Roy Kesey is the recipient of a 2015 PEN/Heim Translation Fund Grant for his translation of The Cousins, by Aurora VenturiniRead an excerpt of the translation here.


For as long as I can remember, the literary element that has most fascinated me is that of voice. As Barry Hannah put it in his Contributor’s Note for The Best American Short Stories in 1994:

(Y)ou will have only junk if you don’t find the voice—inevitable, urgent, necessary, without false pride or hectoring. (…) Of all qualities, voice is the most unteachable, and the closest to magic.

Each psyche mapped carefully into language feels as distinctive as a fingerprint, and it’s precisely this quality that first attracted me to Aurora Venturini’s novel Las primas (The Cousins). The story of how I came across the book is fairly standard stuff—an international book fair, an editorial director who knows my tastes all too well. The story of how Aurora Venturini came to be “discovered” in Spanish, on the other hand—at the age of 85, following decades of writing and translating in exile, by winning a contest explicitly designed to find the next hot young thing in Argentine letters—is nothing short of extraordinary.

As is the book itself. In the words of Jorge Consiglio, writing for La Nación, “(Venturini’s) prose is omnivorous, using a wide range of registers and tones to modulate the temperatures of her scenes.” She is as at home in Latinate phrasing as in truck-stop vulgarities; her insults and neologisms are ingenious. These resources, combined with a syntax that alternates between galloping rhythms and sudden silences, have enabled her to create a poetics that is entirely unique.

The Cousins is in some ways rather dark. There is a murder and a disfigurement; there are miscarriages and untimely family deaths. One of the miracles of the book, then, is how funny it is in many places, and how becalmed throughout. Both of those elements owe everything to Venturini’s signature achievement: the voice of Yuna, the narrator and main character. Rich with dark humor and irony, her observations on family, suburban life, sexuality, and social climbing are candid, at times brutally so.

The rhythms, syntactical tics, vocabulary, and internal logic of Yuna’s voice together bear her history, and are the key to her future. They allow us as readers to bear witness to her will not just to survive the world’s perverted ways, but to thrive in spite of them. Signally, however, her voice is heard only by the reader, or nearly so: she has decided that the secret to hiding what she perceives to be her own mental disability is to speak as little as possible to most of the people around her. The language that would “normally” (norms, normality, and normalization being hotly contested terms in the book’s subtexts) flow outward is instead vested in the notebook she fills with writing: the text we are reading.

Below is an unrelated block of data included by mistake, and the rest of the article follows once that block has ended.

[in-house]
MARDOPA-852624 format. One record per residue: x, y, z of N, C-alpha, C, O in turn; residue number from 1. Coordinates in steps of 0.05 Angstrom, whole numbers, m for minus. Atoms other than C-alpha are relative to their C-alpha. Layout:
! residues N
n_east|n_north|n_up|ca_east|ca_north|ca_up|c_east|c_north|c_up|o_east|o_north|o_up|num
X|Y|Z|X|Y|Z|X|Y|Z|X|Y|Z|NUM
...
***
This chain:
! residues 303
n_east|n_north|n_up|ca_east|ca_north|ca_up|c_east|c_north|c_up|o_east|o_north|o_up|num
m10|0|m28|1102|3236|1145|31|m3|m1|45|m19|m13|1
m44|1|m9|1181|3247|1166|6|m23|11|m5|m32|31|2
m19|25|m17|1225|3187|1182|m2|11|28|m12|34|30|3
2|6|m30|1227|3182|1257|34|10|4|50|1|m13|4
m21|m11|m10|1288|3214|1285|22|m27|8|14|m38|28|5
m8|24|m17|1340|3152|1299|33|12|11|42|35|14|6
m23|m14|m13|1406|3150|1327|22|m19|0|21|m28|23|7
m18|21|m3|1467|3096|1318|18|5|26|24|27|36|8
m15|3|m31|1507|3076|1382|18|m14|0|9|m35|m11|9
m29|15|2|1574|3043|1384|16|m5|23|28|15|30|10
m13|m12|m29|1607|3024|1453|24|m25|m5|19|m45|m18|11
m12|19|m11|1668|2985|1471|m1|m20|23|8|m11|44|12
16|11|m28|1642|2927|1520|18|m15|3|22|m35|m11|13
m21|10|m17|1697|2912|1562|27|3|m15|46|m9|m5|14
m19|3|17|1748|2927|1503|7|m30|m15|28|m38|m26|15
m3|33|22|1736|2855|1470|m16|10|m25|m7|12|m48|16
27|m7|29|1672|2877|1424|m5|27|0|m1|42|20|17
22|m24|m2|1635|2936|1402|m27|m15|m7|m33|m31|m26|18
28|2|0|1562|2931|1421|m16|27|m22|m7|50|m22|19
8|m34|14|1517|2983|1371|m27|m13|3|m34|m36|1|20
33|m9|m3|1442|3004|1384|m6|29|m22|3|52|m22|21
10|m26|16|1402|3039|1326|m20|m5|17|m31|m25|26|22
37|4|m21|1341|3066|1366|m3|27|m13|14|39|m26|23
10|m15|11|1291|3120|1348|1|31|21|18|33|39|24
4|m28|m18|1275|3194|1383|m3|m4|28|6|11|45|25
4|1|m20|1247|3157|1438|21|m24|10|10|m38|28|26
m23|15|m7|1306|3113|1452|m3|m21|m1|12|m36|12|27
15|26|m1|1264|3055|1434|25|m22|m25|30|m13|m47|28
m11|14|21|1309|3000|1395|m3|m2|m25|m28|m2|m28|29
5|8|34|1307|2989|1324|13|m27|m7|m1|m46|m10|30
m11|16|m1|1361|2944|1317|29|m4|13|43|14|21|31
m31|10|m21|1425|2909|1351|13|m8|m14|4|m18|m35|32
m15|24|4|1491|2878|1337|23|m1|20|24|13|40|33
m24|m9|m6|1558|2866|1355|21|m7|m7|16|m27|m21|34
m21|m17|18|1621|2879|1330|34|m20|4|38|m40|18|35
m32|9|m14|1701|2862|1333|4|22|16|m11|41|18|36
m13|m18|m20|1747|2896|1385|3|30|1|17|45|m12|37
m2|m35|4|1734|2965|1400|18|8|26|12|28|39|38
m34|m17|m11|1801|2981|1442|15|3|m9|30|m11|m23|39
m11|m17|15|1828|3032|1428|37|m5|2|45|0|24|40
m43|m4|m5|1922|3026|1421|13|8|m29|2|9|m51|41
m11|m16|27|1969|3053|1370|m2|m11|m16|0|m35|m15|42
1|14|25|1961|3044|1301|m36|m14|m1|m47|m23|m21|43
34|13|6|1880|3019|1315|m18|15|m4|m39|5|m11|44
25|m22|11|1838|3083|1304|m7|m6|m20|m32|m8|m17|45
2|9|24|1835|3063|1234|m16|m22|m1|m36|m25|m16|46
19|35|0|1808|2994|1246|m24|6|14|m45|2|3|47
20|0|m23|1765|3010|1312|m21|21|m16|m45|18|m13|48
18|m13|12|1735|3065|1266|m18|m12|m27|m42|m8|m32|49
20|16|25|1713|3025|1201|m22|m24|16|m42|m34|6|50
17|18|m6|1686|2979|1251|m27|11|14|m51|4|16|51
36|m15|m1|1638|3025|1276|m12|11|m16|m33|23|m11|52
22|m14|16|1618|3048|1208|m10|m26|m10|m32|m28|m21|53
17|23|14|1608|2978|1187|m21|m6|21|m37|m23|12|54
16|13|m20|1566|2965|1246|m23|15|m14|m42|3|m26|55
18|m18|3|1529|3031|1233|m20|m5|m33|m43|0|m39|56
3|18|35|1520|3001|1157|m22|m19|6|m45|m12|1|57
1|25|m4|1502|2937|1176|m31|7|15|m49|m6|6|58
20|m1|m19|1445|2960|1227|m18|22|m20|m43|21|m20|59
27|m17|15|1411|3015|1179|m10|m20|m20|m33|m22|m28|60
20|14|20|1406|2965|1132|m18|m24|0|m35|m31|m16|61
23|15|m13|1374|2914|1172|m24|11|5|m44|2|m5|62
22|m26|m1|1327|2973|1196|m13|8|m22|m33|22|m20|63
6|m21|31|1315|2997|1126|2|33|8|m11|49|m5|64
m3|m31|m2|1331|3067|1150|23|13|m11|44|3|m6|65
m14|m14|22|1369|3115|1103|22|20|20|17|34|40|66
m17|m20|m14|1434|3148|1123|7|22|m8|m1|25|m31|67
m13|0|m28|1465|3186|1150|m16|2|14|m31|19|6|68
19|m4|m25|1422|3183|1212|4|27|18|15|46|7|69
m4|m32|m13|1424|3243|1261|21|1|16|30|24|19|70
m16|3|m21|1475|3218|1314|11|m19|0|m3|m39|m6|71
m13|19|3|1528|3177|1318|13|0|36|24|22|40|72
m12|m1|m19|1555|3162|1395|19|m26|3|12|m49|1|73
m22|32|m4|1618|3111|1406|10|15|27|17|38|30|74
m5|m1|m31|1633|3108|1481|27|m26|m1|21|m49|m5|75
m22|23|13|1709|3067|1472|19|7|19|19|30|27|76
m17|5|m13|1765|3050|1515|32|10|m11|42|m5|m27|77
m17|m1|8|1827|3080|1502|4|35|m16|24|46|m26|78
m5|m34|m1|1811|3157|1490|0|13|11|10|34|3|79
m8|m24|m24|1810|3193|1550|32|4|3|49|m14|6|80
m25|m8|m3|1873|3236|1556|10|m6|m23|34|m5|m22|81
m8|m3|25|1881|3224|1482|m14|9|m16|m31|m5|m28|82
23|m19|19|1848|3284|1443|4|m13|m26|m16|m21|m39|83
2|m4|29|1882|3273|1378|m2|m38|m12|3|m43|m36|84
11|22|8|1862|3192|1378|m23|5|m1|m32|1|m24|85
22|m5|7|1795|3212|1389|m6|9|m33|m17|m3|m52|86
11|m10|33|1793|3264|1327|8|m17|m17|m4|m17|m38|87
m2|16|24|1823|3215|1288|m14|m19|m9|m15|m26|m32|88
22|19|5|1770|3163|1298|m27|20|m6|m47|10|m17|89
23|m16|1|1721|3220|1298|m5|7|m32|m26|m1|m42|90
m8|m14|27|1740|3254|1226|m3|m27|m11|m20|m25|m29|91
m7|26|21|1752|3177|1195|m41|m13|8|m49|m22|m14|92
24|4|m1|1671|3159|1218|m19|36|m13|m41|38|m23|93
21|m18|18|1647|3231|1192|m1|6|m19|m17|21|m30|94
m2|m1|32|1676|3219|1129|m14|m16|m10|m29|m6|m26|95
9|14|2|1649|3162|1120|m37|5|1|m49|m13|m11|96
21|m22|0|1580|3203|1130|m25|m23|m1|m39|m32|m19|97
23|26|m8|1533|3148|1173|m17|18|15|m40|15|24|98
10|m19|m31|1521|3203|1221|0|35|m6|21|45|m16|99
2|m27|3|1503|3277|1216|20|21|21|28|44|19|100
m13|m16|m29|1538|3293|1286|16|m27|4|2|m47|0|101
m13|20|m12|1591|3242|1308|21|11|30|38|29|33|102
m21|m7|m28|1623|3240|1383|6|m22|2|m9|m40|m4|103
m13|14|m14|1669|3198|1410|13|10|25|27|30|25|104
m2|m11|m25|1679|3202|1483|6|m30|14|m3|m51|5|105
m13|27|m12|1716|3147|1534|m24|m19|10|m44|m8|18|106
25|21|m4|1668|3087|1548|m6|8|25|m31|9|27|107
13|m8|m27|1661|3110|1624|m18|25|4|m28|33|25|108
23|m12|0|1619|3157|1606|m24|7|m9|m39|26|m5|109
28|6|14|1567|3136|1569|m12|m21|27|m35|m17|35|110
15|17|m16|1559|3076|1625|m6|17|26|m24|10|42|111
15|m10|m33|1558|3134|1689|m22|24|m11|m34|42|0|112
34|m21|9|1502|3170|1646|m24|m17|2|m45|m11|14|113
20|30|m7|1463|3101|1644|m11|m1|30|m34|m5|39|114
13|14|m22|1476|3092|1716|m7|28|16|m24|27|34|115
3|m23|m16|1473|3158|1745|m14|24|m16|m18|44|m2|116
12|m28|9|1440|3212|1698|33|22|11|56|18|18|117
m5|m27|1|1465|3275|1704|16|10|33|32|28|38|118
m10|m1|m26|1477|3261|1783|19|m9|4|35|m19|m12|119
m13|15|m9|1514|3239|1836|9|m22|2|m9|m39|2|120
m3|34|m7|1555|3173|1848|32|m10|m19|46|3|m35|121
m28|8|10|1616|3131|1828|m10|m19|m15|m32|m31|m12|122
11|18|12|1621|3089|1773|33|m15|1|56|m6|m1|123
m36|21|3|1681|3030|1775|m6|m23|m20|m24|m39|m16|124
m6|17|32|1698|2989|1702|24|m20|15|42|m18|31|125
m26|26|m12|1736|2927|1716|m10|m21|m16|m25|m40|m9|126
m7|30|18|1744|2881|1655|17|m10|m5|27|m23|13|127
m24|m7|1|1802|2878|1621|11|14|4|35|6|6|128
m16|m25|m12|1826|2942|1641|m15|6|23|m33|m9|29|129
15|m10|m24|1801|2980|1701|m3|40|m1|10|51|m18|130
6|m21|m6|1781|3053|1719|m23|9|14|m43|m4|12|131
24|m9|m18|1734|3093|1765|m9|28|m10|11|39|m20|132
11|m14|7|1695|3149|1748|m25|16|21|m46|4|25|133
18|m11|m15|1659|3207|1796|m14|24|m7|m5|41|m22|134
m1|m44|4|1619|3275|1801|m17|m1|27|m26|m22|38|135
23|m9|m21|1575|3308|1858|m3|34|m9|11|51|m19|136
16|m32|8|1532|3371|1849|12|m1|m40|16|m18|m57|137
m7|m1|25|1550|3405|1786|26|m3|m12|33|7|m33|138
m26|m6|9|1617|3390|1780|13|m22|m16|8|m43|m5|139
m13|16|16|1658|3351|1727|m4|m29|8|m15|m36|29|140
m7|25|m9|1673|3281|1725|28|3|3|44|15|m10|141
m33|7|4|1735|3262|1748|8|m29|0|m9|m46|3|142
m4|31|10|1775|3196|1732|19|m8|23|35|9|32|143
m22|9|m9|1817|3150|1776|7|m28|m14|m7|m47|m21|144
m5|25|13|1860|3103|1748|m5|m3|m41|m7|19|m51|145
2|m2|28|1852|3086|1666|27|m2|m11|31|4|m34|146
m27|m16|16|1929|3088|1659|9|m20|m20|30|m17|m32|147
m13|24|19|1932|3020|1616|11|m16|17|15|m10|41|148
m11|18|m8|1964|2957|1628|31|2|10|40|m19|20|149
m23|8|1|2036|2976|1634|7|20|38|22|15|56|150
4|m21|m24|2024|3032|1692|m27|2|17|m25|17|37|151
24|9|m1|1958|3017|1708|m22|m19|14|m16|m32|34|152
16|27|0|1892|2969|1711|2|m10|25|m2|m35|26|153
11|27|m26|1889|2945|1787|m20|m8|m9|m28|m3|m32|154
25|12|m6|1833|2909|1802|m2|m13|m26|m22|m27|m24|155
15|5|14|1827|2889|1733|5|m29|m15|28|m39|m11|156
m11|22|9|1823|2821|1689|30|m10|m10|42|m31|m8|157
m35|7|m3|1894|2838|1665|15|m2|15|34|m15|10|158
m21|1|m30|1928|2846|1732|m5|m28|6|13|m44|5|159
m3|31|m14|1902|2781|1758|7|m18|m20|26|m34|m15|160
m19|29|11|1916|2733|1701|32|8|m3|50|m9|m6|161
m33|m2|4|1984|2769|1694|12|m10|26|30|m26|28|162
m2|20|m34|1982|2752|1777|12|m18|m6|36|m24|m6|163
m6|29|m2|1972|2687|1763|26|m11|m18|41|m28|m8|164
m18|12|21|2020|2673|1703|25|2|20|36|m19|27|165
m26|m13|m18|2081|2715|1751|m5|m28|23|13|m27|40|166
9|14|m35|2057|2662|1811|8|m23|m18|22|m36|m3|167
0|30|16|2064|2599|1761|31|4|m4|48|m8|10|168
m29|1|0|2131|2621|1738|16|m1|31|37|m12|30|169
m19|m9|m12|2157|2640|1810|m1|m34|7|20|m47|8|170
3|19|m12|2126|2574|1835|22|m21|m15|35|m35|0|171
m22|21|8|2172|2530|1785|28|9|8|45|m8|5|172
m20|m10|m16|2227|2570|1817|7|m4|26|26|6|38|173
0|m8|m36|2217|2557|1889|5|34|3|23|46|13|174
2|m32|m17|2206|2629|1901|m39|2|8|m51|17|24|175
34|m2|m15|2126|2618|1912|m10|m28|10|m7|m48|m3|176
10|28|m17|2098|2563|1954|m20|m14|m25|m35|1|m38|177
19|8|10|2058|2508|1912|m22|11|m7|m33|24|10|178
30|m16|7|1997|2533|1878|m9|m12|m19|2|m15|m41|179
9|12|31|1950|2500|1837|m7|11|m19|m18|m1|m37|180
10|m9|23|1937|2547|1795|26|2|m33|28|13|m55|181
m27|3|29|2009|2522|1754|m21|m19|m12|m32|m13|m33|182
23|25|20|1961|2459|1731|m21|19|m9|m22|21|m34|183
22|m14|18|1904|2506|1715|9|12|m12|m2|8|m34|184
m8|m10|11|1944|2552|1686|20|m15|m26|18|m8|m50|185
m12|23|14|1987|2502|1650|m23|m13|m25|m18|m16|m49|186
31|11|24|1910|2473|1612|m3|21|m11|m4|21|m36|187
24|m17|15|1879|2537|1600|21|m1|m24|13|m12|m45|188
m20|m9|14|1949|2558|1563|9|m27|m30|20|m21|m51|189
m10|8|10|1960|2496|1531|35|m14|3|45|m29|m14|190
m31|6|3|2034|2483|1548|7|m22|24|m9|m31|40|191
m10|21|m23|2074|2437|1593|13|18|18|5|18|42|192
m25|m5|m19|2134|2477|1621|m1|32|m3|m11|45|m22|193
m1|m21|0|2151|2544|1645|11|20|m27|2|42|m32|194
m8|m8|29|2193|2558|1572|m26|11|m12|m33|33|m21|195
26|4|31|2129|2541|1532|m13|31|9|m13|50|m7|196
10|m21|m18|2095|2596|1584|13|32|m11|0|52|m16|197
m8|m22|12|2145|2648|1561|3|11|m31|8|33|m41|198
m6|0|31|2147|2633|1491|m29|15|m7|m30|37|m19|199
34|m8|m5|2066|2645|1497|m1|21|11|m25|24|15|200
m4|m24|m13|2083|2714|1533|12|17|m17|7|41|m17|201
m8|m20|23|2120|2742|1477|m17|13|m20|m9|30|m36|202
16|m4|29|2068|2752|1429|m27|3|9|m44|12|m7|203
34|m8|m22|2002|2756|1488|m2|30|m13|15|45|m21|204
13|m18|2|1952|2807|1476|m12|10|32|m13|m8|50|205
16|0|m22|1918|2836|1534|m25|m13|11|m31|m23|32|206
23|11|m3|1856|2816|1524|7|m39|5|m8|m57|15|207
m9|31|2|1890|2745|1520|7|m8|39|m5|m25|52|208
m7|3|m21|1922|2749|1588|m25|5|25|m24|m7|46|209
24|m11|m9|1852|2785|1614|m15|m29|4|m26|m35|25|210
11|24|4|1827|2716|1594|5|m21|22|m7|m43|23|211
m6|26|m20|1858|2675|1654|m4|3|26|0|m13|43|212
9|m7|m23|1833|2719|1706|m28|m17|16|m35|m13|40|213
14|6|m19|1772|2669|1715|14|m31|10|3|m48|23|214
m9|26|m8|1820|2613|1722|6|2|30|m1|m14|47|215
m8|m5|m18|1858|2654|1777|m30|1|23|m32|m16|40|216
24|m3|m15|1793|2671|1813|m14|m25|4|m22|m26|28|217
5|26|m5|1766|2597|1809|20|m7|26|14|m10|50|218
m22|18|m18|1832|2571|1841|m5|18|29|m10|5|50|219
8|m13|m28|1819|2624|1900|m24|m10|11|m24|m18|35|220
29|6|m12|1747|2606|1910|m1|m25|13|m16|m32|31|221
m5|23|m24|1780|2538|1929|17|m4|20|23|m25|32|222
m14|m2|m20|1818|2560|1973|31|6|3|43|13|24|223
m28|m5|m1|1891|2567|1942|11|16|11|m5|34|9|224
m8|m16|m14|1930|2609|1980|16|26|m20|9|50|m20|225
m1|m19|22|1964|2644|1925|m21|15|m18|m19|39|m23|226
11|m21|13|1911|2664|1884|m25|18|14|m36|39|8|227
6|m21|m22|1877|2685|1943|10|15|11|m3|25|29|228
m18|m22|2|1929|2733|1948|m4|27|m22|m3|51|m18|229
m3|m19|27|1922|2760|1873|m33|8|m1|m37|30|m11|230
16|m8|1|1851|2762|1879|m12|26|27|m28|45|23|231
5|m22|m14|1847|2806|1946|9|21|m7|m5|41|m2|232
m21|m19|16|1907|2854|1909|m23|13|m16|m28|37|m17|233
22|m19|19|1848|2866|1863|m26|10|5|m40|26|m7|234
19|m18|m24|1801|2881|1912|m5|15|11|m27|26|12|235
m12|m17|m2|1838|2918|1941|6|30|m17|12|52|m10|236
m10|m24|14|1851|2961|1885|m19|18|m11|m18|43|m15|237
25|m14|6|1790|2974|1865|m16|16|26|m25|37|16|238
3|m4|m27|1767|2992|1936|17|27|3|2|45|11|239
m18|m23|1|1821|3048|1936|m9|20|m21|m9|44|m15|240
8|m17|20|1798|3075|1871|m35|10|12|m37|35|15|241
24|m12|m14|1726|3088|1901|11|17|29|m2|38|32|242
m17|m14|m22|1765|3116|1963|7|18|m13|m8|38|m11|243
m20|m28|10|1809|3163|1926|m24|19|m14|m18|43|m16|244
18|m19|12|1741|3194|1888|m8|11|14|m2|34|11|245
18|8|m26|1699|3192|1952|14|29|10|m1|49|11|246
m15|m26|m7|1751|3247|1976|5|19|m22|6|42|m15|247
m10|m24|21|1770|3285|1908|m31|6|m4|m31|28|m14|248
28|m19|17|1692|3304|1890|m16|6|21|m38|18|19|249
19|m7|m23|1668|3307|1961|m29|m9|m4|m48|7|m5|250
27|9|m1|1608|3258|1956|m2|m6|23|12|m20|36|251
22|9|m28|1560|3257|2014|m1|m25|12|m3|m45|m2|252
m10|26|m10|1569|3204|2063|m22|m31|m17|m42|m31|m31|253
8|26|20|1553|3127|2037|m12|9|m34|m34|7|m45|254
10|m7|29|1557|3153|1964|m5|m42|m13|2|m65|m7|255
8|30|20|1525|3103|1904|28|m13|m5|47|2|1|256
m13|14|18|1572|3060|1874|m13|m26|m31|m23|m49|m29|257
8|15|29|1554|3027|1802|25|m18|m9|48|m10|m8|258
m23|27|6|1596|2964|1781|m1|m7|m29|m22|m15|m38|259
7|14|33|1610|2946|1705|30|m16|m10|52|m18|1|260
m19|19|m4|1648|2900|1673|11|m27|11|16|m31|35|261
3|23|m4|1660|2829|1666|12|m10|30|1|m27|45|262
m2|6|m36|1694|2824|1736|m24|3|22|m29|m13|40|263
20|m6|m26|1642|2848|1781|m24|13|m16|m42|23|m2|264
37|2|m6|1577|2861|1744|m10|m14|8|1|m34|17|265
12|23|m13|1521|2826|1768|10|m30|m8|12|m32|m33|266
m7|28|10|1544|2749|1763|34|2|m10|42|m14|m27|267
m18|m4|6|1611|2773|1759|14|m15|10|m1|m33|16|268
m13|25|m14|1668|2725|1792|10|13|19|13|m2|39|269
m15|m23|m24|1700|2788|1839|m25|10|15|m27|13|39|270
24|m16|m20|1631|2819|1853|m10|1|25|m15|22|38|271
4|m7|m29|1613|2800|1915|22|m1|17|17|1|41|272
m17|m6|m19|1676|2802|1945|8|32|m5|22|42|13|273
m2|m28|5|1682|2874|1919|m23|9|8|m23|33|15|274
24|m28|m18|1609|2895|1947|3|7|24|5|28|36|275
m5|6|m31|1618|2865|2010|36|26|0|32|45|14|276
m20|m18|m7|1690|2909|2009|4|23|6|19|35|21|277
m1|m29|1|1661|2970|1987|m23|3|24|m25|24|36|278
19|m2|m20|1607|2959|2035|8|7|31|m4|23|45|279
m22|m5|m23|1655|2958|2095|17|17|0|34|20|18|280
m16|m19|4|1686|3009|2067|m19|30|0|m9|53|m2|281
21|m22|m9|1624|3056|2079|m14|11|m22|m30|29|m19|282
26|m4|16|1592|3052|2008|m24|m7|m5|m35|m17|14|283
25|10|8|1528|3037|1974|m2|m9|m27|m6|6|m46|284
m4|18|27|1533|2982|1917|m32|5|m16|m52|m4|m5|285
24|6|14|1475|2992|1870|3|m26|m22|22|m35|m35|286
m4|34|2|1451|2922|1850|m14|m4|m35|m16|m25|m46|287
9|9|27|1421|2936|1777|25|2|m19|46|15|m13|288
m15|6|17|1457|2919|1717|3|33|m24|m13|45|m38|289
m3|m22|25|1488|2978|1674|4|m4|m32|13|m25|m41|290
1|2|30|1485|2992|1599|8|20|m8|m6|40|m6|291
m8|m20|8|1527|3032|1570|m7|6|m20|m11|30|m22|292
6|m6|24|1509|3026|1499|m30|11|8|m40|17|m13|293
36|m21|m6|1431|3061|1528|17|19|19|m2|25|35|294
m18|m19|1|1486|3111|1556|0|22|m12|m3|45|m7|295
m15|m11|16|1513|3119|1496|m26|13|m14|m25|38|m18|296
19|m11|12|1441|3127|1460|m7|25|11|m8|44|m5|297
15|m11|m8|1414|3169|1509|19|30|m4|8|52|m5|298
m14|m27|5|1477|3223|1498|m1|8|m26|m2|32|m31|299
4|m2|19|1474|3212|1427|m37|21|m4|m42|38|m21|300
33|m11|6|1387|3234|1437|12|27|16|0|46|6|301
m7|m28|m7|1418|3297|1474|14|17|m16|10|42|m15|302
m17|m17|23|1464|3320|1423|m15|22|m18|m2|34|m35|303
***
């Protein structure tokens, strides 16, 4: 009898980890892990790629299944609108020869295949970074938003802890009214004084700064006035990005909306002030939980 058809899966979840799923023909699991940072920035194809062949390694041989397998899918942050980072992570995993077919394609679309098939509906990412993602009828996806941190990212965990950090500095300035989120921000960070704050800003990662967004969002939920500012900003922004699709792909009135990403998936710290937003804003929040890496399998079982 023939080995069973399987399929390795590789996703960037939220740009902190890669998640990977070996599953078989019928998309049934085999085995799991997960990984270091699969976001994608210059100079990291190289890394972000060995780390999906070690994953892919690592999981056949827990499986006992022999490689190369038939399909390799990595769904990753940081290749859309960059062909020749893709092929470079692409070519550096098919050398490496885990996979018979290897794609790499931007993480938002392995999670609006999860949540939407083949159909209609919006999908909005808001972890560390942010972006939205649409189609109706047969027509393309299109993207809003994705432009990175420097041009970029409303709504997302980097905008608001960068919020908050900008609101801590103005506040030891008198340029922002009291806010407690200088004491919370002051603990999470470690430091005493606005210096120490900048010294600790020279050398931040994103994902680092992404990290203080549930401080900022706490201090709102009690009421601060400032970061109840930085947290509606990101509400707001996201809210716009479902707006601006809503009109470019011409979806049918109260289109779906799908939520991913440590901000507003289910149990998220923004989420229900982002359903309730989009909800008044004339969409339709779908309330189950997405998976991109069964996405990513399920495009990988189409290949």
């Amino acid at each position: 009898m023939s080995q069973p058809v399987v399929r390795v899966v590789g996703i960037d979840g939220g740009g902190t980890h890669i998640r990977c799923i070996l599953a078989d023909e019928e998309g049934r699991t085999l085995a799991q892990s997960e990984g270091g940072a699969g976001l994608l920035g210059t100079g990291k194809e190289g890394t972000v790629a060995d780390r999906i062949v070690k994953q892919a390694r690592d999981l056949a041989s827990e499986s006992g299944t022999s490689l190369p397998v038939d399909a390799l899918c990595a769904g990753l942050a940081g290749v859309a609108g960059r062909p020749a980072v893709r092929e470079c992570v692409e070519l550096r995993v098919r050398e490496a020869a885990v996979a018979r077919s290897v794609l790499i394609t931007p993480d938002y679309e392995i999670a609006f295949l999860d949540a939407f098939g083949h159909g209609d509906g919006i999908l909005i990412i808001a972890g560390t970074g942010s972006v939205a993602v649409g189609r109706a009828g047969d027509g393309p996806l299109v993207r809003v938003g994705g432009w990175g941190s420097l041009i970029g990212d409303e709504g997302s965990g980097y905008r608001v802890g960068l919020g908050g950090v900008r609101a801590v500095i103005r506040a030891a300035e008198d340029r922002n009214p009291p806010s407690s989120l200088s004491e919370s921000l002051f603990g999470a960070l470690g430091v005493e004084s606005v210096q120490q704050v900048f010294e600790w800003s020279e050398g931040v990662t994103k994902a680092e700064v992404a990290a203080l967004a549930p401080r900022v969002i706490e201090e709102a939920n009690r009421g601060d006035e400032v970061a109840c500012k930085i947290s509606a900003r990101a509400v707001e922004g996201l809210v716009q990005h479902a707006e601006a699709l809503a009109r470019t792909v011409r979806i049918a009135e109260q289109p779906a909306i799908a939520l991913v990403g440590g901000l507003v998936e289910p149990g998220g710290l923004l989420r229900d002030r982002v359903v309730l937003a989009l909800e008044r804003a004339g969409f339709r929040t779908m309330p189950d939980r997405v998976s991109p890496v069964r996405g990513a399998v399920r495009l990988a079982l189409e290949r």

Venturini’s career has exploded since The Cousins first appeared in 2008, with four books subsequently published to widespread critical acclaim. Each of her narrators has a voice that is as inevitable and urgent and necessary as that of any living human being, and I can’t wait for the English-speaking world to discover her as well.


This piece is part of PEN’s 2015 PEN/Heim Translation Series, which features excerpts and essays from the recipients of this year’s PEN/Heim Translation Fund Grants. 

Publishers and editors who wish to express interest in any of these projects are invited to contact PEN Literary Awards Coordinator Arielle Anema (arielle@pen.org) or Translation Fund Advisory Board Chair Michael F. Moore (michaelfmoore@gmail.com) for the translators’ contact information.

Roy Kesey‘s latest books are the short story collection Any Deadly Thing (Dzanc Books 2013) and the novel Pacazo (Dzanc Books 2011/Jonathan Cape 2012). He is the winner of an NEA grant for fiction and a PEN/Heim grant for translation. His short stories, essays, translations, and poems have appeared in about a hundred magazines and anthologies, including Best American Short Stories and New Sudden Fiction.

Aurora Venturini was born in 1922 in La Plata, Argentina. In 1948, Jorge Luis Borges awarded her the Premio Iniciación for El Solitario. Following the Revolución Libertadora, she spent 25 years in exile in Paris; the French government awarded her an Iron Cross for her translations of Villon and Rimbaud. Her novel Las primas won the Premio Nueva Novela in 2008 and the Premio Otras Voces, Otros Ámbitos in 2009. Since then she has published five more books, each to wider critical acclaim than the last.